Muslim rebel group Moro Islamic Liberation Front has joined President Gloria Macapagal-Arroyo's call for the postponement of the elections in the Autonomous Region in Muslim Mindanao (ARMM), which is also going to be the election that would test the automated election system mandated by law. Lira Dalangin-Fernandez also reported on MILF spokesperson Eid Kabalu's disclosure about his meeting with the President in Shariff Kabunsuan not to discuss the pending peace agreement but to oversee the implementation of a government project involving the clearing and dredging of the heavily silted Rio Grande de Mindanao in the province. Arroyo's recommendation came after lawmakers have indicated plans to file separate bills to push for the postponement of the ARMM polls. Commission on Elections chairman Jose Melo, however, wanted the ARMM polls to push through, but also noted that "it's up to Congress."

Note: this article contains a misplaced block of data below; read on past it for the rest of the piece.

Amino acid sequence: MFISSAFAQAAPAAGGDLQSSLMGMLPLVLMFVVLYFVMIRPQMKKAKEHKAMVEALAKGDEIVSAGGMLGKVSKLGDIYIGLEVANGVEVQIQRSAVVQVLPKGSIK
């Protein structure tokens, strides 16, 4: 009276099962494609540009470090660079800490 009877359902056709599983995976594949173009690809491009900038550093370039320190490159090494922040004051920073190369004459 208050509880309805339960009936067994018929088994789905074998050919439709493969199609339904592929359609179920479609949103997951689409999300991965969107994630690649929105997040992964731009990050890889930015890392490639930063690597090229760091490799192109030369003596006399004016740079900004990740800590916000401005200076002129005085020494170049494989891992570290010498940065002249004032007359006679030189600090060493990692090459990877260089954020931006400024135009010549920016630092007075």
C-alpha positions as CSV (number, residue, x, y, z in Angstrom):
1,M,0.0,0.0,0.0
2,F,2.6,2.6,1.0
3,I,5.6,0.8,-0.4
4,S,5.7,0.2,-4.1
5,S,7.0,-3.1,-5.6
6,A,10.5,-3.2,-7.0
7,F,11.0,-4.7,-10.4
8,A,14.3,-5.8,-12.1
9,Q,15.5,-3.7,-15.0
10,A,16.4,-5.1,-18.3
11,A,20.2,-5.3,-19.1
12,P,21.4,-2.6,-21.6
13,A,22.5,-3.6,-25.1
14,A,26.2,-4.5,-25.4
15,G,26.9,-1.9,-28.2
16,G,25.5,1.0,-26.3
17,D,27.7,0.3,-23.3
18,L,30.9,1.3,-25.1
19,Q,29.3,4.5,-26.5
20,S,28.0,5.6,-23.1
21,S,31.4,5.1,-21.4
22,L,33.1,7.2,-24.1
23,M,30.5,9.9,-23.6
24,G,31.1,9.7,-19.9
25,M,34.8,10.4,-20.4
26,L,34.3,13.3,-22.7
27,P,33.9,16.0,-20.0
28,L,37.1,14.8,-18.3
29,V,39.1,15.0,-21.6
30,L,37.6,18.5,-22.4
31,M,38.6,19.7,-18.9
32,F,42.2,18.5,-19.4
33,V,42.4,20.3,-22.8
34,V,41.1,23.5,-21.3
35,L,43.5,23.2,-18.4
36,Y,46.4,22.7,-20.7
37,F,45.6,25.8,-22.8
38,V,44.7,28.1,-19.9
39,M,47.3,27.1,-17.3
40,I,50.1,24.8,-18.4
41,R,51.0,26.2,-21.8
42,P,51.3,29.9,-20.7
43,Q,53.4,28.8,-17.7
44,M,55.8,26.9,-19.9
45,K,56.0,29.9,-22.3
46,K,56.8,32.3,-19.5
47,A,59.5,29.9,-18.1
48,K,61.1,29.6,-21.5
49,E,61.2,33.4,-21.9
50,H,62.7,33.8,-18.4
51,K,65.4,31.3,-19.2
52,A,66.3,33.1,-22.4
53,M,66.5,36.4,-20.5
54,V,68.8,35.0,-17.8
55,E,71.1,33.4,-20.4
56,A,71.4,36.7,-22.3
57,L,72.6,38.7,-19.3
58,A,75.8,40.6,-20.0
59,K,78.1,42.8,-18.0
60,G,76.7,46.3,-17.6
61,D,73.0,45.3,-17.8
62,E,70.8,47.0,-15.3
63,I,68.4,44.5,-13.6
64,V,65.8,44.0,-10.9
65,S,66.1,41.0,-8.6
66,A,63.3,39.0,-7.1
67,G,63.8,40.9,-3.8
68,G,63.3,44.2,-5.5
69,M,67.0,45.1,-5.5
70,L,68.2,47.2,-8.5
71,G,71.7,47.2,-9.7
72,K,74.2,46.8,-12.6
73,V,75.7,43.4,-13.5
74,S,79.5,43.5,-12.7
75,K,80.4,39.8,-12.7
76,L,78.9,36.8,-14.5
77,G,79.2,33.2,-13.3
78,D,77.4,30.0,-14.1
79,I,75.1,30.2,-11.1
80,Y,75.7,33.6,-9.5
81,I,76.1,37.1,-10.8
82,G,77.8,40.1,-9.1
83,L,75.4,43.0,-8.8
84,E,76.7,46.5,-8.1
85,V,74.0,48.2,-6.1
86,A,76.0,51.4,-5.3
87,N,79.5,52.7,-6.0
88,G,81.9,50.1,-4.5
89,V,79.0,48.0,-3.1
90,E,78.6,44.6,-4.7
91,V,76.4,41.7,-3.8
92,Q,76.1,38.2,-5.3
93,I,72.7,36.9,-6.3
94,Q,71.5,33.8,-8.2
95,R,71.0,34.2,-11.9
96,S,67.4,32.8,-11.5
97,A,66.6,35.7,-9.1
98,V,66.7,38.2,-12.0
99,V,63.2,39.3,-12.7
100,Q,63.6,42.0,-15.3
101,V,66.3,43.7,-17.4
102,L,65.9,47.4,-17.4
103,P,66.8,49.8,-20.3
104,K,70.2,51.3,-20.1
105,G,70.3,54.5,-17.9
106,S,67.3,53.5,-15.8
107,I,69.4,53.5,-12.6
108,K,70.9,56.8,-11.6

By Joy Aceron The Political Science Department POS 100 Plenaries 2008-2009 ELECTIONS may be insufficient, but they are a necessary and essential element of democracy. By allowing certain government posts to be filled through the choices made by the electorate, elections function as a mechanism for determining the legitimacy of the political leadership, while at the same time guaranteeing the representational requirements of a modern democratic state. It is because of these characteristics that elections create opportunities, as minimum as they maybe, for altering the status quo and serve as a vehicle for political change. Philippine elections, however, are largely a disappointment. The electoral process is often described as a space for ordinary citizens to select their leaders. Yet, Filipino voters always end up choosing those whom they perceive as the â€œleast evil,â€ or worse, those who are simply â€œwinnable.â€ It is also supposedly a time wherein prospective leaders would engage the citizenry on issues that matter to them. Yet, presidentiables hardly attend any fora for debates and discussions, unless they are the only center of attention and there are at least a thousand participants. Ideally, elections are meant to allow us to envision a common future and to craft the strategies to carry this out, armed of course with lessons from the past. This, however, hardly happens, since most candidates spend a large portion of their time thinking of the image that they will project to the public. Most importantly, elections are supposed to be empowering; yet, it is often seen as a tool for patronage. It is a means to secure particularistic ends and hardly to discover, protect and advance the common good. The list can go on, but the bottom-line is: we are miserably missing the point of elections. With the sorry state of Philippine elections, much re-imagining is necessary. There is a need for re-imagination not only because we want to remember the ideal by understanding the current state, but also because we want to go beyond the limits and bounds of practicalities, to think out of the box and reclaim the power not only to make a difference but to be the difference. We want to re-imagine elections because we want not only to reclaim its real purpose, but to redefine its meaning given our own identity and destiny as a people. We want to re-imagine elections because we want to strengthen our democratic institutions â€œin order to extend democratic principles to more and more social relations.â€ As a contribution to this process of re-imagination, the Ateneo Political Science Department is hosting a series of POS 100 Plenaries on Re-Imagining Philippine Elections. This school year, there will be six plenaries which will discuss the building blocks of a re-imagined Philippine elections and democracy. It is our way of awakening the studentâ€™s capacity to dream and re-imagine democracy. For awareness is the first step to knowledge, knowledge enables imagination, and imagination inspires action. The series of POS Plenaries this school year shall delve on the following topics: 1. Political Leadership -- This discussion aims to re-imagine the kind of leaders that the country will have after the 2010 elections. This endeavor, moreover, is a seen as a contribution to the task of creating a new batch of leaders who are committed to new politics and are active proponents of citizensâ€™ participation and good governance. 2. Electoral Administration -- Given the sordid perception on our electoral overseers, the topic aims to initiate a process of rethinking whose ultimate aim is the creation of a fair and independent elections commission, capable of withstanding undue pressure and influence from the political elites. 3. Political Parties -- The countryâ€™s political parties have been described as â€œtemporary and unstable coalitions of upper class fractions pieced together for elections and post-election battles for patronage.â€ With this in mind, the challenge therefore is to re-imagine our Philippine parties as repositories of the countryâ€™s reform agenda and as vehicles for social transformation. 4. Citizenship -- Since elections play an important role in the political life of most Filipinos, a number of watchdog organizations have emerged, especially after the 1986 such as NAMFREL, PPCRV V-Force and Halalang Marangal. Seen as a citizensâ€™ movement for fair, transparent and peaceful elections, they also perceive themselves as a reformers wanting to change how elections are conducted in the Philippines. But a re-imagined concept of citizenship does not only entail monitoring and non-partisanship but of actively engaging the elections, not as watchdogs, but as partisan political actors cooperating and converging to challenge the status quo and contest state power. 5. Campaigning -- While campaigners and image-handlers have mastered the art of selling candidates, we have yet to transform their craft into a science promoting much-needed political reforms. This discussion intends to re-imagine electoral campaigning, not only as a means of sending a message, but of altering the exercise of power. 6. Vision for the Philippine State -- the Philippine state has been described in many ways, none of which are actually flattering. â€œWeak state,â€ â€œcacique democracy,â€ â€œpatrimonial-oligarchic stateâ€ and a host of other epithets all point out to the same phenomenon -- elite capture of the stateâ€™s resources and institutions. What does a re-imagined Philippine state mean? How can we achieve stable and sturdy institutions that can discipline the countryâ€™s elites and ensure the fair implementation of rules and laws? Joy Aceron is a faculty member of the Ateneo de Manila Department of Political Science and coordinator of the Ateneo School of Government's Political Democracy Program. She is a graduate of the University of the Philippines, holding a Masterâ€™s Degree in Public Administration and a Bachelor of Arts degree in Political Science.